In the News: Stock Valuation
February 2015, Bloomberg reported that Tesla chairman and CEO Elon
Musk had indicated that Tesla’s market valuation would approach $700
billion in a decade, up from approximately $27 billion at the time.
Musk said, “Our market cap would be basically the same as Apple’s is
not unusual for managers of publicly held firms to suggest that their
companies’ stocks are undervalued, but it is rare for them to make
precise projections about the future valuation of their firms’ equity.
After all, a firm’s stock price is not entirely within a company’s
control. Investor sentiment, competition, and the regulatory
environment are just some of the factors affecting a stock’s
this article, we take a closer look at a key topic in the Claritas
course of study—stock valuation (Module 4, Investment Instruments)—to
understand how investors can evaluate investment opportunities. For
example, valuation helps investors uncover underpriced or overpriced
securities, and an enterprising investor will take advantage of these
Approaches to Stock Valuation
There are three basic approaches to the valuation of common stock:
discounted cash flow valuation, relative valuation, and asset-based
Discounted Cash Flow Valuation
The discounted cash flow (DCF) approach takes into account the time
value of money.
It estimates the value of a security as the present value of all
future cash flows—that is, dividends and the proceeds from
selling—that the investor expects to receive from the security.
The DCF valuation approach relies on an analysis of the unique
characteristics of the company issuing the shares, such as the
company’s ability to generate earnings, the expected growth rate
of earnings, and the level of risk associated with the company’s
An Example of Discounted Cash Flow Valuation
January 2015, an investor expects Volkswagen to generate dividends of
€4.00 per share at the end of 2015, €4.20 per share at the end of
2016, and €4.50 per share at the end of 2017. The investor also
estimates that the stock price of Volkswagen will trade at €150.00 per
share at the end of 2017. The investor considers the risks associated
with the investment and concludes that a discount rate (the rate used
to calculate the present value of some future amount) of 14% is
investor computes the present value of the expected cash flows as
investor’s estimated value of Volkswagen on a per share basis is
€111.02. If the shares of Volkswagen are priced at less than €111.02
on 1 January 2015, the investor may conclude that the stock is
undervalued and decide to buy it. Alternatively, if the stock trades
at more than €111.02, the investor may conclude that the stock is
relative valuation approach estimates the value of a common share as
the multiple of some measure, such as earnings per share (EPS) or
revenue per share.
The multiple is determined based on price and the relevant measure for
publicly traded, comparable equity securities.
The key assumption of the relative valuation approach is that
common shares of companies with similar risk and return
characteristics should have similar values.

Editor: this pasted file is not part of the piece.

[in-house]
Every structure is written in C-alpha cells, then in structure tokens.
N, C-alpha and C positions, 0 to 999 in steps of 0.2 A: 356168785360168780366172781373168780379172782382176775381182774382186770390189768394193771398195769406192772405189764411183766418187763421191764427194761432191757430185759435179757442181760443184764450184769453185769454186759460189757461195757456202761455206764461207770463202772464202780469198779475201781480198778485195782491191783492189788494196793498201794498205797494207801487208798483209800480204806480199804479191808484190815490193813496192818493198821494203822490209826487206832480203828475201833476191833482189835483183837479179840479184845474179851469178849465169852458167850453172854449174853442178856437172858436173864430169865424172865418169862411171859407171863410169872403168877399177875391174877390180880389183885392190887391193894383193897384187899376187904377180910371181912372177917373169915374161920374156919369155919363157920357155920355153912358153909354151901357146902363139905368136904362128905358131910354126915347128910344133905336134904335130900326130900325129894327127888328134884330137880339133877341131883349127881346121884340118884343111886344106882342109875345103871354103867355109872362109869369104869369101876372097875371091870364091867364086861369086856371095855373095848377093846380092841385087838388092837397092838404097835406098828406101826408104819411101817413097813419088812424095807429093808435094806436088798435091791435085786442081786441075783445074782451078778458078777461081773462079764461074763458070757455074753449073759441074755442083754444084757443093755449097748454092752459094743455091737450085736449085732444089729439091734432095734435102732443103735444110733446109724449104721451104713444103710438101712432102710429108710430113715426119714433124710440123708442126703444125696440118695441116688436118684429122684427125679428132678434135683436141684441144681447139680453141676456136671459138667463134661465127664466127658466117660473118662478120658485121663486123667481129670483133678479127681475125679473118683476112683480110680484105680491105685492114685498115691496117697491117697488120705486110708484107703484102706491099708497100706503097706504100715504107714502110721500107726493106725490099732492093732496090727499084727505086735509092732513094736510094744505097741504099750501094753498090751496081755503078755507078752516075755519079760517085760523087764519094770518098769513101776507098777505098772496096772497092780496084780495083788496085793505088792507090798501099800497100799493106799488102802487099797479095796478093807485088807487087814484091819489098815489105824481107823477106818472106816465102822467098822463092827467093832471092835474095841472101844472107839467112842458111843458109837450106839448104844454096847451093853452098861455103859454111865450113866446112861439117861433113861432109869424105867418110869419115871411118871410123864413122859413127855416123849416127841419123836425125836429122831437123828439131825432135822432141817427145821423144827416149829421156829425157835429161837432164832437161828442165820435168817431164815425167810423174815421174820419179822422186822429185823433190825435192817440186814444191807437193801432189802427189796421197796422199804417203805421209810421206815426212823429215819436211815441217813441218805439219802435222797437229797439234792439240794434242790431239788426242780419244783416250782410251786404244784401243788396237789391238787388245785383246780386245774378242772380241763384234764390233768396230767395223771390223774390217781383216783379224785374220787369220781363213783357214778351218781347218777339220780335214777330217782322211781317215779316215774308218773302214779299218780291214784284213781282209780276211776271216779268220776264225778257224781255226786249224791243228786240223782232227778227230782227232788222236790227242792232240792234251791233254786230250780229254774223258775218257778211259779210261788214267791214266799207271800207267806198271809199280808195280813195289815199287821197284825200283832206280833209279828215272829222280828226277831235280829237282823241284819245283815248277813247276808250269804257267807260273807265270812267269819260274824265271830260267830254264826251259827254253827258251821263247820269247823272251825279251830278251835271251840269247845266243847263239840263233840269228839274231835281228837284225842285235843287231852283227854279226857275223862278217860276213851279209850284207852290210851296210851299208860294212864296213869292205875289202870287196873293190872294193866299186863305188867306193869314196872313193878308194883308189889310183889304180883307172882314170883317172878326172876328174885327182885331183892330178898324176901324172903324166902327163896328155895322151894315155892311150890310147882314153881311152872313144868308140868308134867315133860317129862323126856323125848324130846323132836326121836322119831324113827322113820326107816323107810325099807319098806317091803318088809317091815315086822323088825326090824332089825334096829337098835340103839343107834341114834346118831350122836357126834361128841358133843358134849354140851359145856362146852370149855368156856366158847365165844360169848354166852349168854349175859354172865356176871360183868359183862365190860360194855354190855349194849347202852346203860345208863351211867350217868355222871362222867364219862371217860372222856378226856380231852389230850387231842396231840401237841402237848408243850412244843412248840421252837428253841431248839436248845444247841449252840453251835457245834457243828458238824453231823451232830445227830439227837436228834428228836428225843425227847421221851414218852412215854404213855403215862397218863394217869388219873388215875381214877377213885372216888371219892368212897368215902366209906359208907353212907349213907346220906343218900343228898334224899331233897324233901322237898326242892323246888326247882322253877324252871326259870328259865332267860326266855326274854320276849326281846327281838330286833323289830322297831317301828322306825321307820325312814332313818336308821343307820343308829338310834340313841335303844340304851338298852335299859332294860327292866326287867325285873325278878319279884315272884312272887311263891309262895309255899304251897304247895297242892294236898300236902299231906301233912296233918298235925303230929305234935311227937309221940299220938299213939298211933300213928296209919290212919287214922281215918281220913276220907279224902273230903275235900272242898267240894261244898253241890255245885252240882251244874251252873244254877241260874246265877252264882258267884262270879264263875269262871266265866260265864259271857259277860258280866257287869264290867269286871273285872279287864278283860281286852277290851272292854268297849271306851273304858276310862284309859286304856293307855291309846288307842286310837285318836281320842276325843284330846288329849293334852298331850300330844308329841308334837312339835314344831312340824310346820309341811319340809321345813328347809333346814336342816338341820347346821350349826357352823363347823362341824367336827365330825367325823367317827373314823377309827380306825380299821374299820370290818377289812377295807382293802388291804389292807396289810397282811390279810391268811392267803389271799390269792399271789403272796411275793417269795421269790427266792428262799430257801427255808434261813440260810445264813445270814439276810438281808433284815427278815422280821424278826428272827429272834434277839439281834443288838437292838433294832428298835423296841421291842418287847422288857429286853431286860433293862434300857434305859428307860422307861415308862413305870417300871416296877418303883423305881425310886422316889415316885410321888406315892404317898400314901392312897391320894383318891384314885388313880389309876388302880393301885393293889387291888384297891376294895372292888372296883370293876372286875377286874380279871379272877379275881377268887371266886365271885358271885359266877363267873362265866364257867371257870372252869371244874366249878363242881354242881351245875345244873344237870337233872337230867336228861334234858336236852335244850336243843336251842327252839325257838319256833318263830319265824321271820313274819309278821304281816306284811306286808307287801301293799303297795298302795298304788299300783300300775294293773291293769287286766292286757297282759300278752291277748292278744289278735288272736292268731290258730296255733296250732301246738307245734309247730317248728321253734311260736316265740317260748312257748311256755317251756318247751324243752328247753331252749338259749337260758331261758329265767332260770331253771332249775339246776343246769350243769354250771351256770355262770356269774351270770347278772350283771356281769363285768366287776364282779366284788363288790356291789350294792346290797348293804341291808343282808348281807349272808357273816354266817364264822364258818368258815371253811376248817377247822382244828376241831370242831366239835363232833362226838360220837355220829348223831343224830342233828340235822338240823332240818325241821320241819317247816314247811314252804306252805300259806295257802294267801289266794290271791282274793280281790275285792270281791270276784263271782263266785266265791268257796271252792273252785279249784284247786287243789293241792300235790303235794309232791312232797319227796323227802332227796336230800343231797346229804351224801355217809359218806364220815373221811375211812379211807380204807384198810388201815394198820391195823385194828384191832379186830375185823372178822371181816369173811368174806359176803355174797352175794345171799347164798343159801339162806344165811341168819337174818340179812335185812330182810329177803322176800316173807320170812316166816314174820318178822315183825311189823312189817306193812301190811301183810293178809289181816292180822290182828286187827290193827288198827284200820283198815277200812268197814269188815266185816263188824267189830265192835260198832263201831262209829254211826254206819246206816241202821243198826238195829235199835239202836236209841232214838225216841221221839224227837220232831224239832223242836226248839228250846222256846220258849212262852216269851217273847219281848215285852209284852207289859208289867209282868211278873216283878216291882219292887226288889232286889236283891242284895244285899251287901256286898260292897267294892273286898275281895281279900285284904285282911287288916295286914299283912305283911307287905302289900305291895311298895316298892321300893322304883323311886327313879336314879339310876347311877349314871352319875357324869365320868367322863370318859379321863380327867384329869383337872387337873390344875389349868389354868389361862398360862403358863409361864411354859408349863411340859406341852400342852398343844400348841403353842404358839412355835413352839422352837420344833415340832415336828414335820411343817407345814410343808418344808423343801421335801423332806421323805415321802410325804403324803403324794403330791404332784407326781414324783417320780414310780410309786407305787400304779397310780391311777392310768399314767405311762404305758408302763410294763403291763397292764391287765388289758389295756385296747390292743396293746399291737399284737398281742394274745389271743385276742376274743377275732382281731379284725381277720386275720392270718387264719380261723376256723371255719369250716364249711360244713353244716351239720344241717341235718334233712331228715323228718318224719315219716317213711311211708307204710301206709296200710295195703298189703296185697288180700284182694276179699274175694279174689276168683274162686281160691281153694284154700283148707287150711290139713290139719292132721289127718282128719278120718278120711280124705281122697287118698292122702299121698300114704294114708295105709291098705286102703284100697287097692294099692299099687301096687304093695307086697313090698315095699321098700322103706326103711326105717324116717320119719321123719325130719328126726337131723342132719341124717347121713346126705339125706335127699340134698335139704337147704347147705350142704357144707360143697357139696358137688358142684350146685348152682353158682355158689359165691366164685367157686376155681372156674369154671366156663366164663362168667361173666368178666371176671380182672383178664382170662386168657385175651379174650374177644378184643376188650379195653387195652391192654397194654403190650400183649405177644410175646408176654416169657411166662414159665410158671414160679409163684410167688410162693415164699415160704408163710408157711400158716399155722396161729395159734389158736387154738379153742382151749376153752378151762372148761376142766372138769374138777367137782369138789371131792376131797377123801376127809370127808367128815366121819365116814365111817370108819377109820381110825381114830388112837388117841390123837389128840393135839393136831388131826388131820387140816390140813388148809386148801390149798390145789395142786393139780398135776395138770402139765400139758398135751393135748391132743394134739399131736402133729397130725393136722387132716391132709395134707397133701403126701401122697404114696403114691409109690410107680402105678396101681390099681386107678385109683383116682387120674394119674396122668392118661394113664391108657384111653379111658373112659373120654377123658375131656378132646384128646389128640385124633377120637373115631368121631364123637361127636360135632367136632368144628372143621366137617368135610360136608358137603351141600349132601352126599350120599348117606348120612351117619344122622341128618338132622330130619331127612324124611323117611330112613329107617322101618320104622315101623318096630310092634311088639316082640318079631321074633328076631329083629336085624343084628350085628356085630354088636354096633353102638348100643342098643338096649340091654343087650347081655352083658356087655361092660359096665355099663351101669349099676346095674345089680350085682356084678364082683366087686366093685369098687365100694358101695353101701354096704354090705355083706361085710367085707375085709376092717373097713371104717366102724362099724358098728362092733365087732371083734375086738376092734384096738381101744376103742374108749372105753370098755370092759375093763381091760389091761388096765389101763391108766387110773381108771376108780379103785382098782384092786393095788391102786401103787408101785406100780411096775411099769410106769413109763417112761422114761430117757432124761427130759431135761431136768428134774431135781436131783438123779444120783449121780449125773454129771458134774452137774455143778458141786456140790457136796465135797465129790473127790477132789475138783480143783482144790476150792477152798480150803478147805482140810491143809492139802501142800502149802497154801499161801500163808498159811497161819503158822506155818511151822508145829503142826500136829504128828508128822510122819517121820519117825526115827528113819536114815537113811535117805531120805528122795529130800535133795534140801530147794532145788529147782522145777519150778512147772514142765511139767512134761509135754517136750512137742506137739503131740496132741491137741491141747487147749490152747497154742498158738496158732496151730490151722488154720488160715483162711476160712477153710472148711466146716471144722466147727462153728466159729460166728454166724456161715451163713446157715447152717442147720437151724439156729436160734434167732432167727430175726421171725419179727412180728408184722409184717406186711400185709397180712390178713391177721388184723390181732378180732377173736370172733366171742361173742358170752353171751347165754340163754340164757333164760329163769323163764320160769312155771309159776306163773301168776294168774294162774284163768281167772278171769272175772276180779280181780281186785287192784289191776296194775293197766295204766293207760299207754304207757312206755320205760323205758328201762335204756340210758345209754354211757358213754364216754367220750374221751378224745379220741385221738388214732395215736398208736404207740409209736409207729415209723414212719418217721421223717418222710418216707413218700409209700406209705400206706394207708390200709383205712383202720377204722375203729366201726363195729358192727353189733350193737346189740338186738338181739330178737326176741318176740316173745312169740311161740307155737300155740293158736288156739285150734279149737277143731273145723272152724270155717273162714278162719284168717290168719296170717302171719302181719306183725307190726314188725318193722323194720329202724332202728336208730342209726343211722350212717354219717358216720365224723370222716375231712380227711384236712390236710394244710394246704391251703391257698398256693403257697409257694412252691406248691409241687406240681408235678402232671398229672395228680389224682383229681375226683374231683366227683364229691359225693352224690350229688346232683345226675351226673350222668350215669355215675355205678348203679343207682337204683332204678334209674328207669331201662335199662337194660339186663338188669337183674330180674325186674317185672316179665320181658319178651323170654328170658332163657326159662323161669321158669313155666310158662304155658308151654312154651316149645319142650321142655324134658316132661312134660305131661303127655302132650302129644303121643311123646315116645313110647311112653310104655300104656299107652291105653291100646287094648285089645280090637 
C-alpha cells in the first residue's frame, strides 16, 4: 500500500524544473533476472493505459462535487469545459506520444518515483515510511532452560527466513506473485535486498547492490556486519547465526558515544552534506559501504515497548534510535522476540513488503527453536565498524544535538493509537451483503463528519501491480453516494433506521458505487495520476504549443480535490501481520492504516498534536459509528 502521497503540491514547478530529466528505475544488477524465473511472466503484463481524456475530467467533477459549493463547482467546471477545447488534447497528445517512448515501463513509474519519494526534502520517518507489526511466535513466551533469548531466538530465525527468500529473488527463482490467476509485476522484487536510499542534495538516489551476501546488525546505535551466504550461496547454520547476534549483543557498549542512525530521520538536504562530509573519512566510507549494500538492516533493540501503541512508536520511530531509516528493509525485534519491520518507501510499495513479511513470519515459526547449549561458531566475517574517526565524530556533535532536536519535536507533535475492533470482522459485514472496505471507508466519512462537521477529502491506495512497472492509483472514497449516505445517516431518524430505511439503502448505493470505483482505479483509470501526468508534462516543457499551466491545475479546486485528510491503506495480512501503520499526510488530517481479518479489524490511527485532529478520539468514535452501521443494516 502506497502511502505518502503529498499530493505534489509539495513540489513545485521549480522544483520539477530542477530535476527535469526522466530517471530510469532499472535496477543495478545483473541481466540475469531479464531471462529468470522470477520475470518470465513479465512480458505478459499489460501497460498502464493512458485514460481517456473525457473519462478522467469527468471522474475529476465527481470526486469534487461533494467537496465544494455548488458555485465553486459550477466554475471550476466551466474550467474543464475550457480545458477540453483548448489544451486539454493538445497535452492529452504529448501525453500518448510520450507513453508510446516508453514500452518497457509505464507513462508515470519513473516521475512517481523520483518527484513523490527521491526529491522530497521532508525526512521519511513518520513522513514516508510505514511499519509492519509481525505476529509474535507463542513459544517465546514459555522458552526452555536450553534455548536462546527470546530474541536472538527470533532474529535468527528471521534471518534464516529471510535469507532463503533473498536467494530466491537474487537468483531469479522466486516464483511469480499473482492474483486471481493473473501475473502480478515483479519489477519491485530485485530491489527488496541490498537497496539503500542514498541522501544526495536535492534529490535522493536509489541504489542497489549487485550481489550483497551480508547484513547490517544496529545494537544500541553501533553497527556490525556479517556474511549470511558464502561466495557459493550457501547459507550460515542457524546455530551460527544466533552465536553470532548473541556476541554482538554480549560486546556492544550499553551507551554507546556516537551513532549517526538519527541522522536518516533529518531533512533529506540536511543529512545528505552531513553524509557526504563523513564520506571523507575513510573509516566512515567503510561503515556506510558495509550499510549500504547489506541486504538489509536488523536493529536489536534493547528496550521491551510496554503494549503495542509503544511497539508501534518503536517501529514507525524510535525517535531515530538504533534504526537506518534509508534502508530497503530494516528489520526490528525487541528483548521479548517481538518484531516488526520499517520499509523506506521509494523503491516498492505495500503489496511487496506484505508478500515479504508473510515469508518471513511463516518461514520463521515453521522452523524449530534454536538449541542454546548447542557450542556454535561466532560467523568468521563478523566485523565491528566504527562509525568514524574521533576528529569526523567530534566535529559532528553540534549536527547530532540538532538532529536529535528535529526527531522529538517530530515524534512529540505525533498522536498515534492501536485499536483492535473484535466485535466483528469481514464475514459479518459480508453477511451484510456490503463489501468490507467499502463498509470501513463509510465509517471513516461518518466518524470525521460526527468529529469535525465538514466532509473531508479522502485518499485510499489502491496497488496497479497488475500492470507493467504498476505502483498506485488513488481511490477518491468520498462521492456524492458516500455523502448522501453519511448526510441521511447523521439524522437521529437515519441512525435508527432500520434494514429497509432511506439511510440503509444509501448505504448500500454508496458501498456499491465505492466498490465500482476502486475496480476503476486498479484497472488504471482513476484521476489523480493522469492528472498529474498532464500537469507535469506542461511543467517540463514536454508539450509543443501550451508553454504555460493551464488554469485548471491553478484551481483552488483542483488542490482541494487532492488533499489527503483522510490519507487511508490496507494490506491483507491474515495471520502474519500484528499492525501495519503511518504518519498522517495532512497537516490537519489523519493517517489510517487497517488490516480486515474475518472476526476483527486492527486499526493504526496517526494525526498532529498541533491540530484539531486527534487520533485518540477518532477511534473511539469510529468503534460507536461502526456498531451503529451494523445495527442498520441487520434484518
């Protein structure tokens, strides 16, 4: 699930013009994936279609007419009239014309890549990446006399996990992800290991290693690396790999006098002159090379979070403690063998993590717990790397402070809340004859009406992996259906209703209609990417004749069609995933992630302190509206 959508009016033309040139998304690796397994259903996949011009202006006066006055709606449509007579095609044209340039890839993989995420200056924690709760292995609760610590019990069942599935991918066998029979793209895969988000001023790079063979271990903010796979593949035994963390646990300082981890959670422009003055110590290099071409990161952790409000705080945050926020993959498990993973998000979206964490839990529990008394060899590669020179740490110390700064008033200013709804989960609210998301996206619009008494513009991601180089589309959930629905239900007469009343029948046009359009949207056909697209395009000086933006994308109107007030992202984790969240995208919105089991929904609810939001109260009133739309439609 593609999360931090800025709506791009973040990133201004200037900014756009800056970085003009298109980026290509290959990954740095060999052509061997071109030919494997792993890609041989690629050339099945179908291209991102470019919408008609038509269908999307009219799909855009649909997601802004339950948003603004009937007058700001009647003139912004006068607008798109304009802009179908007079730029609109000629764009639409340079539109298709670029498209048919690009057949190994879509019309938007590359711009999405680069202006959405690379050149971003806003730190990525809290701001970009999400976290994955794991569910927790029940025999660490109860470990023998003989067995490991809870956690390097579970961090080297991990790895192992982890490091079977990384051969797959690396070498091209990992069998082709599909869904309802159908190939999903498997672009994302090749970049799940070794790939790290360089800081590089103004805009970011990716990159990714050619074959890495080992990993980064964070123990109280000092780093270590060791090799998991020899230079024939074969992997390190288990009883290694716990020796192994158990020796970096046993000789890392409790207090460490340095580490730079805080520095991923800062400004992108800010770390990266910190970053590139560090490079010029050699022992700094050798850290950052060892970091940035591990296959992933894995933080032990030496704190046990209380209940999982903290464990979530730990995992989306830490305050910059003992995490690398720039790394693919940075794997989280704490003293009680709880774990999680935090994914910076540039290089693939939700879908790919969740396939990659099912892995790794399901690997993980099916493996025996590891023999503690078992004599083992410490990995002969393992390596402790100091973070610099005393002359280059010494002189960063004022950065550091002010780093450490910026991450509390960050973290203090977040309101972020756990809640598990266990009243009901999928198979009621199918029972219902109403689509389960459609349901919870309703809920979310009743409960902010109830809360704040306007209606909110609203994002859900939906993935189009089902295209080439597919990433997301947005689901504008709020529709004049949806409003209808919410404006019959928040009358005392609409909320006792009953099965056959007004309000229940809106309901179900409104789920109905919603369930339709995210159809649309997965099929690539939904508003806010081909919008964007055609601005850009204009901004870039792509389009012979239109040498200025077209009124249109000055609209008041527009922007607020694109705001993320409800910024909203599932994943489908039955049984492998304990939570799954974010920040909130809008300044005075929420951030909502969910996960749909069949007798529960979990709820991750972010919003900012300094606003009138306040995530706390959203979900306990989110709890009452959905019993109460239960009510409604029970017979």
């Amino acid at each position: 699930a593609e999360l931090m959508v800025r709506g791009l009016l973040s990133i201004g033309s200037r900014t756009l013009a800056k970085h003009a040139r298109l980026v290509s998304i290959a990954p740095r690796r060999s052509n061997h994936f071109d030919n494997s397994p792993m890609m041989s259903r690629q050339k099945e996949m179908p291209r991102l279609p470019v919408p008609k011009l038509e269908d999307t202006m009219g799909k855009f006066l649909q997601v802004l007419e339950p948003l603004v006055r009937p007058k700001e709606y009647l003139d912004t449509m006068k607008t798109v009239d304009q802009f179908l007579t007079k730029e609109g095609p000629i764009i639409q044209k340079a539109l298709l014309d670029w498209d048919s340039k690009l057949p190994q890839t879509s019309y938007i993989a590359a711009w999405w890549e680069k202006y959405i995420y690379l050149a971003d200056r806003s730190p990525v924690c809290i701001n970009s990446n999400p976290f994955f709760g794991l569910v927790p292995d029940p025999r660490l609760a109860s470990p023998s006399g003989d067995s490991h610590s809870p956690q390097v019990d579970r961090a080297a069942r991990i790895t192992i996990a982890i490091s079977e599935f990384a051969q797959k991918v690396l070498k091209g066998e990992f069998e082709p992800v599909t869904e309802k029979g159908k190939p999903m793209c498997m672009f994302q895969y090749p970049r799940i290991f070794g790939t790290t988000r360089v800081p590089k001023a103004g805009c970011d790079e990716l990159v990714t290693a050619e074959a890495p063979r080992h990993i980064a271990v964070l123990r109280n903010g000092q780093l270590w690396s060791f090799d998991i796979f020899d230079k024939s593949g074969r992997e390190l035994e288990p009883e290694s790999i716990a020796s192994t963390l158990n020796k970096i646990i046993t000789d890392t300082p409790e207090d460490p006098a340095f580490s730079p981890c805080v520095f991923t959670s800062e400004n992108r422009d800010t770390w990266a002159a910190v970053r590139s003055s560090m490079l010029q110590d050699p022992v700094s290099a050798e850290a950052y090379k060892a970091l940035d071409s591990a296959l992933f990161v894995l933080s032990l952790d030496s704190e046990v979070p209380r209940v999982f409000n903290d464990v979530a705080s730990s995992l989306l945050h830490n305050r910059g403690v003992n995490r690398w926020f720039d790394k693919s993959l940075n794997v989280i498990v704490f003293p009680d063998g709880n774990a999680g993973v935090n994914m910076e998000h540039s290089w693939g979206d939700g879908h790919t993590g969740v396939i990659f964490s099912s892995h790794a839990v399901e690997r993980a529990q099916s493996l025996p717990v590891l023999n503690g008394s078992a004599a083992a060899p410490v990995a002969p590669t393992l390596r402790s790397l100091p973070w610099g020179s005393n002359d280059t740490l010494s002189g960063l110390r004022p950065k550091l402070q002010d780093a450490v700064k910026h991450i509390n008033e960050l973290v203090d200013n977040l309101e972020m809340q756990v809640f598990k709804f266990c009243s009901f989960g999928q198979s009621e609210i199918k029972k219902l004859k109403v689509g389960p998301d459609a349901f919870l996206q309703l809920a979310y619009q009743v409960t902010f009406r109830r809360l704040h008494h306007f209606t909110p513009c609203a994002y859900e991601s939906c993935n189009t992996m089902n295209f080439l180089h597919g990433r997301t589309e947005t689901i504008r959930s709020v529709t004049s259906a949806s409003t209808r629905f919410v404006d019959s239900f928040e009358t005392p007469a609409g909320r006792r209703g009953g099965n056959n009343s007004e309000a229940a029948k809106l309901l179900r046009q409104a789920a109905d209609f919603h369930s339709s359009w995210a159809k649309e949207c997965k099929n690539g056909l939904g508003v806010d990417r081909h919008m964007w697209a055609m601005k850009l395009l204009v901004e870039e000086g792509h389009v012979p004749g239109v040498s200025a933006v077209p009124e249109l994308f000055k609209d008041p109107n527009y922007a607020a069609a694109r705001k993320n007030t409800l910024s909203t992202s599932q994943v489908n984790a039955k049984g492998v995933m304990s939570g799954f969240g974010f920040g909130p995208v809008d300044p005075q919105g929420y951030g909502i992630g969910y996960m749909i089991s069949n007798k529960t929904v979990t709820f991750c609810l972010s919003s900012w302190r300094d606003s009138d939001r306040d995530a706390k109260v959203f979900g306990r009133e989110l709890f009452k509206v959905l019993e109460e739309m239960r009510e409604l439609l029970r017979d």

Example of Relative Valuation
investor is estimating the value of an airline’s common stock on a per
share basis. The airline in question generates annual EPS of €2.00 and
exhibits risk and return characteristics that are in line with the
industry average. The investor finds that the average
price-to-earnings multiple, or P/E, for the industry is 9. Using
relative valuation, the investor estimates that the value of the
airline’s stock, on a per share basis, is €18.00 (= €2.00 x 9).
asset-based valuation approach estimates the value of common stock by
calculating a company’s net asset value, which is the difference
between the value of a company’s total assets and its outstanding
The asset-based valuation approach implicitly assumes that the company
is liquidated, sells all its assets, and then pays off all its
liabilities. The residual value after paying off all liabilities is
the value to shareholders.
important to note that some asset values on the balance sheet are
based on historical cost (the cost when they were purchased), and the
actual market value of these assets may be very different. For
instance, the value of land on a company’s balance sheet, typically
carried at historical cost, may be quite different from its current
market value. As a result, using asset values taken directly from the
balance sheet may provide a misleading estimate. To improve the
accuracy of the value estimate, current market values should be
some assets, including some internally developed intangible assets,
such as a brand or reputation, may not be included on the balance
sheet because of financial reporting rules. Thus, it is important when
using asset-based valuation to estimate reasonable values for all of a
company’s assets, which can be very challenging to do.
Line: Stock Valuation
Valuing common shares is an imprecise science and different valuation
methodologies can yield different results. Nevertheless, valuation
should be considered a foundational component of the investment
decision-making process. It is the process by which investors can make
a reasoned determination about whether Tesla will be able to duplicate
Apple’s success and warrant a market capitalization of $700 billion.
© 2015 CFA Institute. All